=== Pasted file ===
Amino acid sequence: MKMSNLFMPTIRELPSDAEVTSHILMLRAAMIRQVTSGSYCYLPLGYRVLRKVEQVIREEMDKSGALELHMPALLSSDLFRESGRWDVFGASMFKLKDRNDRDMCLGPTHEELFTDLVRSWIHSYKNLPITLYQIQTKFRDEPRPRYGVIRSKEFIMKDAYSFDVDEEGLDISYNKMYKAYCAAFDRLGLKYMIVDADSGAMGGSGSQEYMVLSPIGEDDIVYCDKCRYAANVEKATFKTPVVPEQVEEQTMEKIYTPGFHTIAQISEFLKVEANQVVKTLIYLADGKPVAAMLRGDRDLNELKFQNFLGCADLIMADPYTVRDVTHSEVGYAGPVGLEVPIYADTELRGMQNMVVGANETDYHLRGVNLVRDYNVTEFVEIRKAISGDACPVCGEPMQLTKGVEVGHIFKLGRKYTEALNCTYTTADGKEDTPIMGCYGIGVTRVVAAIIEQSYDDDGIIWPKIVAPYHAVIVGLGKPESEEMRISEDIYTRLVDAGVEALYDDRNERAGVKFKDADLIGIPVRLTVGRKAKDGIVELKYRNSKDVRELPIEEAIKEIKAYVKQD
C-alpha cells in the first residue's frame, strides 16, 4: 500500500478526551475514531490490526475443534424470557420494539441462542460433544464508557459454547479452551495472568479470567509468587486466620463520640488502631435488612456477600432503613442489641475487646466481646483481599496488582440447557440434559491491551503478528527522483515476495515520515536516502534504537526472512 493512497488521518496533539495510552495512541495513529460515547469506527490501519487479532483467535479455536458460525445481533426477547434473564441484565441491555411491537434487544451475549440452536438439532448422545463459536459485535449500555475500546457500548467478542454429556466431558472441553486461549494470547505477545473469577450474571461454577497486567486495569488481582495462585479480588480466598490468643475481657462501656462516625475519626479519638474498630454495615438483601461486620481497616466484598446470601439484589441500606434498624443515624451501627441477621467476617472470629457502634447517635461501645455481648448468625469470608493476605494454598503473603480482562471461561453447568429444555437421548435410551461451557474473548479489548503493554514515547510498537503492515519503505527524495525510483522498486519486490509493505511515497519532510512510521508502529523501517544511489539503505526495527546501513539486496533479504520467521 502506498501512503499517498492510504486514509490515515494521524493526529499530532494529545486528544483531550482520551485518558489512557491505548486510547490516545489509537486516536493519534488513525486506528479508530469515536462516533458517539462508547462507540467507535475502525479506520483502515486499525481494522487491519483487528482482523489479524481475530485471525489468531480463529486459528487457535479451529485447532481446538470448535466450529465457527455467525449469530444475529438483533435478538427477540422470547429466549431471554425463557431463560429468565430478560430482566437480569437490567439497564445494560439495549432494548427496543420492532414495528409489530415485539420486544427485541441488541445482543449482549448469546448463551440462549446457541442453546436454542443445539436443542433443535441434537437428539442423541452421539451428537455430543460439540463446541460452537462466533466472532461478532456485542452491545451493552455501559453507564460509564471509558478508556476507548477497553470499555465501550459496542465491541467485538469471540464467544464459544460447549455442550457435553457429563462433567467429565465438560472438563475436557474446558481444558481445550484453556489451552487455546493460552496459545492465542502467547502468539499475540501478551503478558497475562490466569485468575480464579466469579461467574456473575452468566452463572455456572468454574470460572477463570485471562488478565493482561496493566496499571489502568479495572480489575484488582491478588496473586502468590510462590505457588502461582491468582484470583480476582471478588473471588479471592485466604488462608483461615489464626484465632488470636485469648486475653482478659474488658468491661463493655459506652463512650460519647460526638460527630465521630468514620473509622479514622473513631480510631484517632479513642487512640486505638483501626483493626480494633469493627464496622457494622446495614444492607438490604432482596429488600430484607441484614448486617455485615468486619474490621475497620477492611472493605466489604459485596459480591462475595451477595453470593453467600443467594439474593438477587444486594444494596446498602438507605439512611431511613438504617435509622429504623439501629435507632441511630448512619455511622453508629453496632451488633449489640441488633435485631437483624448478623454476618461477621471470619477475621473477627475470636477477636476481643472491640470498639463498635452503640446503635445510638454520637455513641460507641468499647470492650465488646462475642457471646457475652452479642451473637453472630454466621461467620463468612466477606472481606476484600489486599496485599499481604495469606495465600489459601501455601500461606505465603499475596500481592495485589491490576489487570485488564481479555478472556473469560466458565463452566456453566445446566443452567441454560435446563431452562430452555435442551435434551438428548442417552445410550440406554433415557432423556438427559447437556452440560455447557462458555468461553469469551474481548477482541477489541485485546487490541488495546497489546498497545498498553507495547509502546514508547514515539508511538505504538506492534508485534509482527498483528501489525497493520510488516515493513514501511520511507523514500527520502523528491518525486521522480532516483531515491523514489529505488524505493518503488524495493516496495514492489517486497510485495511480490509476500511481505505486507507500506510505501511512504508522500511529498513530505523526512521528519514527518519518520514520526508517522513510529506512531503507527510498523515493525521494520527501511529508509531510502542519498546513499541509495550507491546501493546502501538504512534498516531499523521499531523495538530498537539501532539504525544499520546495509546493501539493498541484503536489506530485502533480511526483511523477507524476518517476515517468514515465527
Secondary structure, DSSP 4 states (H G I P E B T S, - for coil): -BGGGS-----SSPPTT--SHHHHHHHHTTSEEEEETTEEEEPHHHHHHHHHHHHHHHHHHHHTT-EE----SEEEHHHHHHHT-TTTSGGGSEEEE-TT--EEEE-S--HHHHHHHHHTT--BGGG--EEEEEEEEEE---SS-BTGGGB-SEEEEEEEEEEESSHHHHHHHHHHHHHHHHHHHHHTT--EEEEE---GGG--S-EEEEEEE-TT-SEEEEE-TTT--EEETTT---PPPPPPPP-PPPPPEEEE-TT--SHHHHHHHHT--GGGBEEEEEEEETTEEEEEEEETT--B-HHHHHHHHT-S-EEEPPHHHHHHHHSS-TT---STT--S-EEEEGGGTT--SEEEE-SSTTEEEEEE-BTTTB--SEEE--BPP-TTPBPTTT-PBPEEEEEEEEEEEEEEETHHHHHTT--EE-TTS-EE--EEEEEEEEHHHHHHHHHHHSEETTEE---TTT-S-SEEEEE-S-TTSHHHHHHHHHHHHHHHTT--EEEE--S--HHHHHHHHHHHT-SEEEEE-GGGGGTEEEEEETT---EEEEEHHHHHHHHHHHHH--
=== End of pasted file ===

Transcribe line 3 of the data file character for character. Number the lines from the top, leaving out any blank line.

Secondary structure, DSSP 4 states (H G I P E B T S, - for coil): -BGGGS-----SSPPTT--SHHHHHHHHTTSEEEEETTEEEEPHHHHHHHHHHHHHHHHHHHHTT-EE----SEEEHHHHHHHT-TTTSGGGSEEEE-TT--EEEE-S--HHHHHHHHHTT--BGGG--EEEEEEEEEE---SS-BTGGGB-SEEEEEEEEEEESSHHHHHHHHHHHHHHHHHHHHHTT--EEEEE---GGG--S-EEEEEEE-TT-SEEEEE-TTT--EEETTT---PPPPPPPP-PPPPPEEEE-TT--SHHHHHHHHT--GGGBEEEEEEEETTEEEEEEEETT--B-HHHHHHHHT-S-EEEPPHHHHHHHHSS-TT---STT--S-EEEEGGGTT--SEEEE-SSTTEEEEEE-BTTTB--SEEE--BPP-TTPBPTTT-PBPEEEEEEEEEEEEEEETHHHHHTT--EE-TTS-EE--EEEEEEEEHHHHHHHHHHHSEETTEE---TTT-S-SEEEEE-S-TTSHHHHHHHHHHHHHHHTT--EEEE--S--HHHHHHHHHHHT-SEEEEE-GGGGGTEEEEEETT---EEEEEHHHHHHHHHHHHH--